If you are a BCNEPA employee who is NOT based in Pennsylvania, click here to send a message to the members of Congress in your state. Simply enter your zip code in the box on the left-hand column, and then fill in the required information to send the pre-populated letter. If you have trouble accessing the above information, please contact Arielle Phillips of our Government Affairs Department at .
Sigh. Among the misrepresentations being fostered by the insurance companies to protect their profits, sorry, "surpluses":
Millions of Americans are likely to lose the private coverage they enjoy today. -- Under the House bill, the public option is initially limited to small employers and people without any coverage whatsoever -- a number growing by over 10,000 a day. This is one of the compromises already placed into the program in the spirit of bi-partisanship. It is designed to give hte profit/surplus-makers time to adjust their offerings. Like good capitalists, they will. After all, I haven't seen FedEx having a problem competing with the Postal Service.
The government plan would underpay providers. -- Where to start. First, nothing in the plan sets rates. Second, provider participation in the government health insurance option would be voluntary. Third, I don't see Medicare or the Veteran's Administration running short of providers.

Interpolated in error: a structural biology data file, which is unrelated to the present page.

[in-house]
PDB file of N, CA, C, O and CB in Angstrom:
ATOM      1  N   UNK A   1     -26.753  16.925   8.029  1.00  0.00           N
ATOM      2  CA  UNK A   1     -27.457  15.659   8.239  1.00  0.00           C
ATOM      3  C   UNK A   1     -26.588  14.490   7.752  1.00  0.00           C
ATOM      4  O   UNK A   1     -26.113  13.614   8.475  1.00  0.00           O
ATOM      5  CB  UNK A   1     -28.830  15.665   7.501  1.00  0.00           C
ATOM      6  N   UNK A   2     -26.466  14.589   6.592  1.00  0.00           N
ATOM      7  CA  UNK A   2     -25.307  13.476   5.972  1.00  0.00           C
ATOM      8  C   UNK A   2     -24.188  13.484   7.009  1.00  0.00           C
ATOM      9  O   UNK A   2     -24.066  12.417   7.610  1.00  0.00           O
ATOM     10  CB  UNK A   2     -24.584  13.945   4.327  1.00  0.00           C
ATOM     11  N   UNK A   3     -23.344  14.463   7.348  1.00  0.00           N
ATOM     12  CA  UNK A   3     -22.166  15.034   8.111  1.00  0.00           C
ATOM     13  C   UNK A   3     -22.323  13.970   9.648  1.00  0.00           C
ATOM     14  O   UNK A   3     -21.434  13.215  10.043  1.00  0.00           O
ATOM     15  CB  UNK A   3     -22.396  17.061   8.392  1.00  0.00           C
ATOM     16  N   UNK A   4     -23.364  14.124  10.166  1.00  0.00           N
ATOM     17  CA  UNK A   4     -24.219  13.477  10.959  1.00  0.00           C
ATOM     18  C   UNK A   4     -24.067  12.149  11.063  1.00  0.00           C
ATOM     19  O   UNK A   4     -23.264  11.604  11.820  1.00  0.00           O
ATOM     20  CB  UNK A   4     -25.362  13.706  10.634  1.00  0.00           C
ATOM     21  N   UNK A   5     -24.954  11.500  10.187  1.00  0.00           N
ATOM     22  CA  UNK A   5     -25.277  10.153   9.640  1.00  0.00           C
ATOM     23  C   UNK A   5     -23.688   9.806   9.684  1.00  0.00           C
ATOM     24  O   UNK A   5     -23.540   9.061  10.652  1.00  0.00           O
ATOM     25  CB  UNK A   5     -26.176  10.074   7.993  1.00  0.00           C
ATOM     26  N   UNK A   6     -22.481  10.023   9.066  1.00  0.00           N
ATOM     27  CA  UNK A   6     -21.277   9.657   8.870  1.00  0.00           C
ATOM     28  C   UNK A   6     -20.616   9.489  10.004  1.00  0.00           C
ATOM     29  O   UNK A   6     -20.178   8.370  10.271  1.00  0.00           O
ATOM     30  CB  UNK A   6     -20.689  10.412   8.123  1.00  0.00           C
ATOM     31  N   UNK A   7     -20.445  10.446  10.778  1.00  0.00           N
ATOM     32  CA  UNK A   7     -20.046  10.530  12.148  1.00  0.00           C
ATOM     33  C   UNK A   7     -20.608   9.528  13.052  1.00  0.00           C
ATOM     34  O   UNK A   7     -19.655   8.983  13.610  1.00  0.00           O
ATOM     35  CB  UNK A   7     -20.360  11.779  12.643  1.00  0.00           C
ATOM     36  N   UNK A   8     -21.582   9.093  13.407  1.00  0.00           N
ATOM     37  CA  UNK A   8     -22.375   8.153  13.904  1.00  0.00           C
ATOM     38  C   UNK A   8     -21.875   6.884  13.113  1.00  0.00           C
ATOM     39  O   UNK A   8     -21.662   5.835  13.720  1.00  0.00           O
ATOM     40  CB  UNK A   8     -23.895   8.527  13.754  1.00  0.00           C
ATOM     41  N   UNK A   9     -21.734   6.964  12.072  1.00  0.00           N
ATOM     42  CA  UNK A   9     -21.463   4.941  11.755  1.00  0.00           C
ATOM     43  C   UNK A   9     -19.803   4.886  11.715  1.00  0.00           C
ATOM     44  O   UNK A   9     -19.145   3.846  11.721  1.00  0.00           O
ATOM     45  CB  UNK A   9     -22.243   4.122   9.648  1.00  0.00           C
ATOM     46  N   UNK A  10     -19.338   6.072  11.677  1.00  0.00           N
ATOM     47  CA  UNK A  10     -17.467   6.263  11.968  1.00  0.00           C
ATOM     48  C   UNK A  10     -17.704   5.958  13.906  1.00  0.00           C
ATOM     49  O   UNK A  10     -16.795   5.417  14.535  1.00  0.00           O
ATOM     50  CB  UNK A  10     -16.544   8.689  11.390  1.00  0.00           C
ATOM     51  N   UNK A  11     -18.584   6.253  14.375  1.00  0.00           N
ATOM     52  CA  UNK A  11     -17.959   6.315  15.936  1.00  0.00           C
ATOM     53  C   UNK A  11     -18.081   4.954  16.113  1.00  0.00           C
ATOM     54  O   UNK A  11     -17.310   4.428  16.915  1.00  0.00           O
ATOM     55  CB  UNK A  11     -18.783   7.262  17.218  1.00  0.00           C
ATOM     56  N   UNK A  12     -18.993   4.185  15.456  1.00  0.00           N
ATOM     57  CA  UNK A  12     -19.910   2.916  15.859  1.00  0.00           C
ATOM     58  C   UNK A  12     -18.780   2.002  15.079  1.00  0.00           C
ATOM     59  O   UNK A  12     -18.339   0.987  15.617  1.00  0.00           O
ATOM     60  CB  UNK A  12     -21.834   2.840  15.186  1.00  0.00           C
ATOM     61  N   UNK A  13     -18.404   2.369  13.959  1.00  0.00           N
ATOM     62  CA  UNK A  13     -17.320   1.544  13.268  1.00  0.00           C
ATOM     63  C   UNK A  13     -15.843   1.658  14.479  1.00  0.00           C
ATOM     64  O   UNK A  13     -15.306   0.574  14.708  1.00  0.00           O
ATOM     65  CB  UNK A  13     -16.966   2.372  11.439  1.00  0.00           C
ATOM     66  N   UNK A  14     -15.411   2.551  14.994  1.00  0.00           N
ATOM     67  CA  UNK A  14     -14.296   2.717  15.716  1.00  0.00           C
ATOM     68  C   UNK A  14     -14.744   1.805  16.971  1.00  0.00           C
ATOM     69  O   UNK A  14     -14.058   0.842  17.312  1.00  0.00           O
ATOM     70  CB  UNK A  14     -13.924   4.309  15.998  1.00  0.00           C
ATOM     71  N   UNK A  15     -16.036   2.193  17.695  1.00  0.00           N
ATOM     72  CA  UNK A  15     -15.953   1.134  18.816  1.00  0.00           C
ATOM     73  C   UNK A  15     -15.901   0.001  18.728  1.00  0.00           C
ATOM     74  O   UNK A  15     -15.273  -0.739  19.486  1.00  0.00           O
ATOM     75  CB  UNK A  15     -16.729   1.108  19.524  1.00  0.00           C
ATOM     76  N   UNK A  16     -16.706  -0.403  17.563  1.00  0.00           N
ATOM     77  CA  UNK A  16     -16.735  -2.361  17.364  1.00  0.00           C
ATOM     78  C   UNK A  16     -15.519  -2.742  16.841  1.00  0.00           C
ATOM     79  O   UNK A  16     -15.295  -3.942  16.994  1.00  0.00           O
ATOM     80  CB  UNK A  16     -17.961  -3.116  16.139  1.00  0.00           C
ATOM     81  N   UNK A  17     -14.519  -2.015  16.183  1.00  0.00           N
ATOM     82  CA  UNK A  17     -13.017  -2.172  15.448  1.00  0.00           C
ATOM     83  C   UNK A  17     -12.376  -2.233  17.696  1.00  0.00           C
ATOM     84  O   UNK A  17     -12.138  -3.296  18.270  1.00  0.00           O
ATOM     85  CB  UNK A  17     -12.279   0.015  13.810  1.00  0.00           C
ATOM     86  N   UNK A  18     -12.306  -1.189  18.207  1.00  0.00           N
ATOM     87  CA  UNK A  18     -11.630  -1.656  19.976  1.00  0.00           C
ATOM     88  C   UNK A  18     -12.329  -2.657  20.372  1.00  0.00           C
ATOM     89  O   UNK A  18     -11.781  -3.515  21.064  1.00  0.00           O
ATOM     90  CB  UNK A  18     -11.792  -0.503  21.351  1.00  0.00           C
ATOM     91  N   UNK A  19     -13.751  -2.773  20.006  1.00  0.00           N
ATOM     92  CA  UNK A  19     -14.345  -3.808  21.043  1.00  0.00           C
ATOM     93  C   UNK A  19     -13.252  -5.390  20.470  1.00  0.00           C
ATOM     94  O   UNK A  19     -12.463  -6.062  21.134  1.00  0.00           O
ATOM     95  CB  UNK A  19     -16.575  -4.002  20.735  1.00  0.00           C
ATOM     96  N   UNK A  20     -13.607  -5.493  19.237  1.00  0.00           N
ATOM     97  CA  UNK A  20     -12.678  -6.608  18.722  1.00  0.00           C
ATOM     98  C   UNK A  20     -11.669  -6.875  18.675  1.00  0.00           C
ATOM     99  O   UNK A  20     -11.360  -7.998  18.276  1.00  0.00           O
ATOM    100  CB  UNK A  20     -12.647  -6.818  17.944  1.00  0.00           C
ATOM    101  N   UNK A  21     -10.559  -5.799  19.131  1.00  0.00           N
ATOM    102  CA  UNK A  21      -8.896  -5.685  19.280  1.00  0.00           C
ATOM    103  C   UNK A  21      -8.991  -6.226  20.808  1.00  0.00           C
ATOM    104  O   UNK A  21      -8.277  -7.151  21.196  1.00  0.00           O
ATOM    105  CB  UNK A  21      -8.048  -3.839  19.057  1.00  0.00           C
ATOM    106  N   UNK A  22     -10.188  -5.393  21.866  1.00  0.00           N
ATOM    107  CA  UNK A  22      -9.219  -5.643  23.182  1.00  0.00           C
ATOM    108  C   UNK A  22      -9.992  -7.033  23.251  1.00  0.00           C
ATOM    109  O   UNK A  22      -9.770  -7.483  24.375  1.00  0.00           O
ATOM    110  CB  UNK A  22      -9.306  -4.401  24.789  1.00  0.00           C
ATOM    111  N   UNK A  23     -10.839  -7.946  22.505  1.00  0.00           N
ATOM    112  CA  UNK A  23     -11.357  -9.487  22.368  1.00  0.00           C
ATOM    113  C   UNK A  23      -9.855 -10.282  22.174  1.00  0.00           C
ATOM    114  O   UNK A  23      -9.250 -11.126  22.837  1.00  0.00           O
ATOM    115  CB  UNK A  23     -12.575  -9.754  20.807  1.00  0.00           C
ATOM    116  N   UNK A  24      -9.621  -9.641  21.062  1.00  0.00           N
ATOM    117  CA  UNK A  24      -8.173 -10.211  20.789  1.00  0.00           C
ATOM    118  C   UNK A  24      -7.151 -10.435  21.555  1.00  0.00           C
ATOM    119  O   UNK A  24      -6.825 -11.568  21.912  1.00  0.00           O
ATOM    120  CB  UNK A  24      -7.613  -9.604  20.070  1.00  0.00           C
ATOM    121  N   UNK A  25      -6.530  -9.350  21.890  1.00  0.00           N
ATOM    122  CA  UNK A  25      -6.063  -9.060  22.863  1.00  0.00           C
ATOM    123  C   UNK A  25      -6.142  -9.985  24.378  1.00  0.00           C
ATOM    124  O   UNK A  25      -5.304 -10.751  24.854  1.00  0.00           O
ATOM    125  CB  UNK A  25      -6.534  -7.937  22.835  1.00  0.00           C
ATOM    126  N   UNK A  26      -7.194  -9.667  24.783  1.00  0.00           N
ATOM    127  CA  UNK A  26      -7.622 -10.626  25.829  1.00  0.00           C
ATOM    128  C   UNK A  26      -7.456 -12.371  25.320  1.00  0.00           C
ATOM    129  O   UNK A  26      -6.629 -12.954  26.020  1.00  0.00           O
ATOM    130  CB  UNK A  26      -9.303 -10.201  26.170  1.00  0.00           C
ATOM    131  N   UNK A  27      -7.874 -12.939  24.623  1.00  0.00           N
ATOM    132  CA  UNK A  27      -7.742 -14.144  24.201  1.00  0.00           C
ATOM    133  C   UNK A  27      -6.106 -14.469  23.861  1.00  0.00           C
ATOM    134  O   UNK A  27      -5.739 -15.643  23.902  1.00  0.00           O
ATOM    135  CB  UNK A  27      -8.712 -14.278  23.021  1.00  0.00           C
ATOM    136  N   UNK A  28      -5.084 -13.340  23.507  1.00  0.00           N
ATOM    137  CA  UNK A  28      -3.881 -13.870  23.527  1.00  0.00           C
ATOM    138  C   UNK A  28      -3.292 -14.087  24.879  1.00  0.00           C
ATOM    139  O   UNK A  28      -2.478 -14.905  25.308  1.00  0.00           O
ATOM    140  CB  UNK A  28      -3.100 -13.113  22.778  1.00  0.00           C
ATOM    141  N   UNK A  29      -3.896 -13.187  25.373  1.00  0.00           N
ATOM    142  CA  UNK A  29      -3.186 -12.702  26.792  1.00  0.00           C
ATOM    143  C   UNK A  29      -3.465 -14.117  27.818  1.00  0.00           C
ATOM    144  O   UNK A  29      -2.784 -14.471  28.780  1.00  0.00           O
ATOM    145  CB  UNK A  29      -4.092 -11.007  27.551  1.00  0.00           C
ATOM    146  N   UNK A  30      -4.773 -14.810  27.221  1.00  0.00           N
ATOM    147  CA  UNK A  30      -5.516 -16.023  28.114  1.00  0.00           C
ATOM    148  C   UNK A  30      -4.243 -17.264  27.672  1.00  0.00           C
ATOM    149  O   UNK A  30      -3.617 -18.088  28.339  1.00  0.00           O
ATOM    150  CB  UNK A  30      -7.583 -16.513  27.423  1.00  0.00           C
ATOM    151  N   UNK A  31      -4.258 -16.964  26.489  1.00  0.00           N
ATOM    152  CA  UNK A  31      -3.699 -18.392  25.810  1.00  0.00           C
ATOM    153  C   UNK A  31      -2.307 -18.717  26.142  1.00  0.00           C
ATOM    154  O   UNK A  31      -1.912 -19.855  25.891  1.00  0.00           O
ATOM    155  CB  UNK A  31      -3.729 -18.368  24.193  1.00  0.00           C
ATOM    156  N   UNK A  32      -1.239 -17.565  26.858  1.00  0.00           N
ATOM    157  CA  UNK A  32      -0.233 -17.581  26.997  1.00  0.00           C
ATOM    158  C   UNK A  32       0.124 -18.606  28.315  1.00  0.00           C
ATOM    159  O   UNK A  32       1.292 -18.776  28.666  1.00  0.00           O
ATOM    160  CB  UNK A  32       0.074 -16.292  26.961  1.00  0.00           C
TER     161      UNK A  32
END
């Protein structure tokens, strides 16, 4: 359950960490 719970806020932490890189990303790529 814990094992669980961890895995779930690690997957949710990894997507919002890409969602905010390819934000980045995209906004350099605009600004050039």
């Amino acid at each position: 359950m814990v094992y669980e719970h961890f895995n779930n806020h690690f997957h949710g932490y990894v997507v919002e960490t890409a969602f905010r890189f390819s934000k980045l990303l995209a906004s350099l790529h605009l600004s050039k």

The government plan would undermine much needed delivery system reforms critical to controlling costs.-- this is just argument by iteration, and I am not even sure what it means. But I do know that Medicare has administrative expenses of 3-7%, while the private insurers had admin costs of up to 30% and are paying executives millions in annual compensation.
Big Blue, spoon feeding its employees and teaching them that if they input a zip code from a target Congressional District, they will look for all the world like a "citizen" from that District, "alarmed" about a series of reforms that will cut into their profits and multi-million dollar salaries.
Time to mow the astroturf.